- Associated Press - Monday, February 10, 2014

ROCHESTER, Minn. (AP) - The booming real estate market in downtown Rochester, fueled by the Mayo Clinic’s expansion, is pricing some businesses out of the market and displacing others.

Among them is CJ’s Midtown Lounge, where dropping in for happy hour is like taking a trip back in time, Minnesota Public Radio reported Monday (https://bit.ly/1aNMyaY ). Beers cost $2, the jukebox plays oldies all day and everybody knows each other by first name.

But the watering hole won’t be two blocks from Mayo much longer. A developer plans to demolish it to make way for a high rise with a hotel, apartments and upscale restaurants.

The Mayo Clinic launched its 20-year, $5 billion Destination Medical Center plan last year. It includes $327 million in state aid, largely to fund improvements to public facilities in Rochester, which is expected to grow by 32,000 residents. While some developers and investors look toward that growth with anticipation, soaring real estate prices have forced other businesses to consider leaving downtown or paying a lot more to stay.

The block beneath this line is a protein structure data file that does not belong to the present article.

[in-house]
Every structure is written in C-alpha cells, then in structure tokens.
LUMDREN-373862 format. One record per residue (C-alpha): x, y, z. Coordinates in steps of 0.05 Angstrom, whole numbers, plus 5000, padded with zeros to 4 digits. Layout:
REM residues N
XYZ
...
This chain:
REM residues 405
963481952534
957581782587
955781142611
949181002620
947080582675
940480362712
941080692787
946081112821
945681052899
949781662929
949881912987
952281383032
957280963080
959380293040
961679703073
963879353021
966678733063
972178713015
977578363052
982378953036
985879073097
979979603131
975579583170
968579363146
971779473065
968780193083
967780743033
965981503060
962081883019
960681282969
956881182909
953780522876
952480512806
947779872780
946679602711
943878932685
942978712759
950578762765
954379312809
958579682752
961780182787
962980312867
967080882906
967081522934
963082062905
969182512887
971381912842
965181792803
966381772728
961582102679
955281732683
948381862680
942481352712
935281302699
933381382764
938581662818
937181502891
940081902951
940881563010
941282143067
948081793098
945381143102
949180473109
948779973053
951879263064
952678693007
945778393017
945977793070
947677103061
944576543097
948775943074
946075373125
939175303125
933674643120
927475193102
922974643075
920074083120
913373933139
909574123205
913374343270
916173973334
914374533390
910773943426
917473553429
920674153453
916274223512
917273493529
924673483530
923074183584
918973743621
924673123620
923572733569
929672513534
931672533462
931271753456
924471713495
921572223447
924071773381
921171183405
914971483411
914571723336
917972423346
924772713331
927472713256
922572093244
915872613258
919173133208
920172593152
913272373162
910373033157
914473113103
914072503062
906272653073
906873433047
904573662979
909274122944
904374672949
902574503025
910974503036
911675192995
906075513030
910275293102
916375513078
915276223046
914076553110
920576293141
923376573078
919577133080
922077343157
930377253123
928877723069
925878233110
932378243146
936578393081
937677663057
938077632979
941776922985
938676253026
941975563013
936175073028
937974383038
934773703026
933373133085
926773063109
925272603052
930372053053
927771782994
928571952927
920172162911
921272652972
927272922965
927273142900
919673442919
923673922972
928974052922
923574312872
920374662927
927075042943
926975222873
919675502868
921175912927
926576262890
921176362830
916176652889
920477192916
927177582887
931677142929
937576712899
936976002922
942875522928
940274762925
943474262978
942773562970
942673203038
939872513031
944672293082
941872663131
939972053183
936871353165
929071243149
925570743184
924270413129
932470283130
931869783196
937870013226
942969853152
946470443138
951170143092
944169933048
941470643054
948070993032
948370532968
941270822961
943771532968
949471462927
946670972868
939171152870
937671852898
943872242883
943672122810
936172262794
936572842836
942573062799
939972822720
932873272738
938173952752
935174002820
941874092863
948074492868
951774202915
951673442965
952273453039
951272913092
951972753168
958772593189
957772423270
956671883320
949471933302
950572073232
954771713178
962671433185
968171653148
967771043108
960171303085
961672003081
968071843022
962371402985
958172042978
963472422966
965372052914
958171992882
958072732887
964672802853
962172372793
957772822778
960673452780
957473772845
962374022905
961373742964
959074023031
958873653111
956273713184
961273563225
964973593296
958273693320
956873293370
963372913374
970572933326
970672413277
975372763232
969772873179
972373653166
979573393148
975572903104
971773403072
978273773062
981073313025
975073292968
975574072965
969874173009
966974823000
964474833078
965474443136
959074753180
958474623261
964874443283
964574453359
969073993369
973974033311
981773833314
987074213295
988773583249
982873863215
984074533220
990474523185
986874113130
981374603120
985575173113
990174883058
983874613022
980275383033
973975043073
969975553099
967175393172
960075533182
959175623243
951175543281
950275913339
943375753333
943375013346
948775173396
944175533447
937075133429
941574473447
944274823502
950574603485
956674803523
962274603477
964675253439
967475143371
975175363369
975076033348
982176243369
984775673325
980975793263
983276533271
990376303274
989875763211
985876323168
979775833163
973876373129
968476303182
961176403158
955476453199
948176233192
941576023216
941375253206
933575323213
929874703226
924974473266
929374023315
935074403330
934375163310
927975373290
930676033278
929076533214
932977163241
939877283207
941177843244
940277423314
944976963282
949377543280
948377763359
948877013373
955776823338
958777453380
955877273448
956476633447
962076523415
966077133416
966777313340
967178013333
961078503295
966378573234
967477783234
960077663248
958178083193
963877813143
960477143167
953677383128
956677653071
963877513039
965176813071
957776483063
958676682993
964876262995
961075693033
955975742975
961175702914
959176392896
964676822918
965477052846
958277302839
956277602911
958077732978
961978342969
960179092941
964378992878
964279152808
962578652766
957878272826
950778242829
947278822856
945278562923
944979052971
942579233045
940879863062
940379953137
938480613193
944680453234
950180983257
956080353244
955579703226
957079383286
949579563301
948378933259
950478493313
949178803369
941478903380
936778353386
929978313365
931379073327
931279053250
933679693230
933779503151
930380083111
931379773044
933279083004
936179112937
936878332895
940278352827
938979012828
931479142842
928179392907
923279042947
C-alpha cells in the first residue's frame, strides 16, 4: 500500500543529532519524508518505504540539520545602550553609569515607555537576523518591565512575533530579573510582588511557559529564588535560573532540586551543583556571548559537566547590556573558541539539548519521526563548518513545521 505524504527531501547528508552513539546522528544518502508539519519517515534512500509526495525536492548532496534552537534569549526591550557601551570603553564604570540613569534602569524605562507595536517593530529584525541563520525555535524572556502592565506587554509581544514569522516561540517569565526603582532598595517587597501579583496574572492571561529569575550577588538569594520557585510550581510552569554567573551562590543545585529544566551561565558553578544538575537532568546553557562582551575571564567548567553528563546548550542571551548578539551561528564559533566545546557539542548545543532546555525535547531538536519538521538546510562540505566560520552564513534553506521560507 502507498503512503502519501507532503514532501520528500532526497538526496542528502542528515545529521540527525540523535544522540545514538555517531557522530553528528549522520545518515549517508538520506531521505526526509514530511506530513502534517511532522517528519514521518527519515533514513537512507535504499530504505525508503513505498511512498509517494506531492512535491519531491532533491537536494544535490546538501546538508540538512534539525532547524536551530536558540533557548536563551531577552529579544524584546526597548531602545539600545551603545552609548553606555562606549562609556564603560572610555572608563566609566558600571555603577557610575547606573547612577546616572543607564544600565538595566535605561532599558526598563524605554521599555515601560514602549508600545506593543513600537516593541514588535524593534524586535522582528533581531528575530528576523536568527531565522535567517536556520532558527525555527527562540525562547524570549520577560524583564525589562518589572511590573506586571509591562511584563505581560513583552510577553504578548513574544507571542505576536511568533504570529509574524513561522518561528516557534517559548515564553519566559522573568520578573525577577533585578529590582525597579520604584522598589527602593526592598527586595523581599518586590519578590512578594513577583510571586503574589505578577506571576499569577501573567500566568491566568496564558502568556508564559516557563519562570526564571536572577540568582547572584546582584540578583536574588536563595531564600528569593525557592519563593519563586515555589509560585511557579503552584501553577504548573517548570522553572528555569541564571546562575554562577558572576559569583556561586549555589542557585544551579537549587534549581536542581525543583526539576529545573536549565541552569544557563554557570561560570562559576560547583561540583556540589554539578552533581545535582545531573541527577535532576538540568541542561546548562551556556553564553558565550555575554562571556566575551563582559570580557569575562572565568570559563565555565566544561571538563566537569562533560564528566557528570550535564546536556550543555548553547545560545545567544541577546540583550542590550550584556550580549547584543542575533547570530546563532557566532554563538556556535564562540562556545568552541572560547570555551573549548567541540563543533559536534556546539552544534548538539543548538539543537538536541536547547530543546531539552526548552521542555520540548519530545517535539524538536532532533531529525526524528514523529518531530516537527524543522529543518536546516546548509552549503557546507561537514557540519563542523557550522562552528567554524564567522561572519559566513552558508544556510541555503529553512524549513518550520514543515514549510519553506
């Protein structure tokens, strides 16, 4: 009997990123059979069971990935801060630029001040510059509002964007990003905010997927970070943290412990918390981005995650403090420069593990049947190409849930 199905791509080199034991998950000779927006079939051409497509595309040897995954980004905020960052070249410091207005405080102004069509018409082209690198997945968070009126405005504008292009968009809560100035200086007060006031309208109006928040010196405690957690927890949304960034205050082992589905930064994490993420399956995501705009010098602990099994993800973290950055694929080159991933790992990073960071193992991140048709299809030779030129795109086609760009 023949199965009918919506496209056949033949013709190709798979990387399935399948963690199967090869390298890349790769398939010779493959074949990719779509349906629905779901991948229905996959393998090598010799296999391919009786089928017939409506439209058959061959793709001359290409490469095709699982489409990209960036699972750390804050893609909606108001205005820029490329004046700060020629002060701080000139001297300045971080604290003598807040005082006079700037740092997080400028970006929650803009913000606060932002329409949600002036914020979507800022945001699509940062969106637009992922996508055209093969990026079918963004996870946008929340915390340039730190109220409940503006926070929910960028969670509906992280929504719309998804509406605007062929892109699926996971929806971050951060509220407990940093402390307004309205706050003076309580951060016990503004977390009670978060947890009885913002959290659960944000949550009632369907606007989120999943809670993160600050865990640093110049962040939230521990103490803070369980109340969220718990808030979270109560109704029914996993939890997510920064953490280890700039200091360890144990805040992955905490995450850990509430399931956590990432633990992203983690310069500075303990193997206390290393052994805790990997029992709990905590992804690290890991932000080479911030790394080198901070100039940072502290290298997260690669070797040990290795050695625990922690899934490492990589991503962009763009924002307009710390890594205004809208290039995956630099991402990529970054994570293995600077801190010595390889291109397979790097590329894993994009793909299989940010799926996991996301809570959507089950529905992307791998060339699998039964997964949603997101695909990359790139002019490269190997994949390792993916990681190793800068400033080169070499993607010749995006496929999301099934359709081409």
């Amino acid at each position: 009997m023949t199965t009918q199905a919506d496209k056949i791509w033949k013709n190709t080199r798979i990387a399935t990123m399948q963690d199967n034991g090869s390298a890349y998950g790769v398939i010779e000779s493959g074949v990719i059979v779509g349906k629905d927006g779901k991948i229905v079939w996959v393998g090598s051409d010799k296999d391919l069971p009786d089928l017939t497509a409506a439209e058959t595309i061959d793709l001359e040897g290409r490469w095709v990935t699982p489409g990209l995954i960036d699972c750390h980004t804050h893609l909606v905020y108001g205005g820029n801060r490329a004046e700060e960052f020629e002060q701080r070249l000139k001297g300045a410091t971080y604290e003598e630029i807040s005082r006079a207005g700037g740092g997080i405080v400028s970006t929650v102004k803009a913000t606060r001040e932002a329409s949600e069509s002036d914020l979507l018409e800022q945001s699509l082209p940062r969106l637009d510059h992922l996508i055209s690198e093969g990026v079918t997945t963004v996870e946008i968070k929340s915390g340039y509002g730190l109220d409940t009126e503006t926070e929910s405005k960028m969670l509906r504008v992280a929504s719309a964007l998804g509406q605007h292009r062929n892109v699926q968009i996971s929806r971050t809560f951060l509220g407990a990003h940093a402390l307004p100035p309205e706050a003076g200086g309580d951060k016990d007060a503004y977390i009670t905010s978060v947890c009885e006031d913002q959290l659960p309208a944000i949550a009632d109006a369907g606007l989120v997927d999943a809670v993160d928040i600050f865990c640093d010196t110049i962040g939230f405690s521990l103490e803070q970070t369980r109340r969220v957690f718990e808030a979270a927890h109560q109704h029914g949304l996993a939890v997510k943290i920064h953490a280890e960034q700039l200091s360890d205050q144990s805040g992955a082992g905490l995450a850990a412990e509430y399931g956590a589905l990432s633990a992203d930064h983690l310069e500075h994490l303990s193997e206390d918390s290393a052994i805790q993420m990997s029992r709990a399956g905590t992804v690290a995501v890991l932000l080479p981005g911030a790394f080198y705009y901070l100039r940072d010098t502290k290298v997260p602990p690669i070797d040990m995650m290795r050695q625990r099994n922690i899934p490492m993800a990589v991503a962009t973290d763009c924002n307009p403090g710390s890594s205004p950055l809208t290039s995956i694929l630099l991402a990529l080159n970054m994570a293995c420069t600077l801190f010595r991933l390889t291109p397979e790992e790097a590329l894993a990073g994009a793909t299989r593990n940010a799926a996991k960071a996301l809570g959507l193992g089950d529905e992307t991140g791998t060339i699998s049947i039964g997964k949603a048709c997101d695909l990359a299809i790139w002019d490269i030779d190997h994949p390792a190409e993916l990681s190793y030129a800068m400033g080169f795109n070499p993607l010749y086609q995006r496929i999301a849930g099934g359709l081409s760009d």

CJ’s owners, Gary Kruse and Bob Sund, are rushing to relocate by April 1. They pay about $2.50 per square foot now. Prices in a new downtown space could be as high as $30 a square foot.

“Right now, there just isn’t anything downtown, so we’re going to have to move out away from the downtown area,” Kruse said. “Eventually, there’s going to be commercial rentals available downtown, once they get this stuff done. But that’s probably two years down the road.”

Only about 15 percent of existing commercial retail and office properties in downtown Rochester are vacant, estimates Barb Phelps, an agent with Paramark Real Estate Services. Commercial downtown space goes for $18 to $25 dollars a square foot, which she expects to rise to more than $30 in just a few years.

Some companies are opting to pay premium prices to stay downtown.

Exhibitor Media, a trade show and corporate event company, has to relocate soon because the building it’s in was sold last year to foreign investors. President Randy Acker said moving to a new building one block away will cost more than $400,000, and operating there will increase his annual expenses by 30 to 40 percent.

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Information from: Minnesota Public Radio News, https://www.mprnews.org

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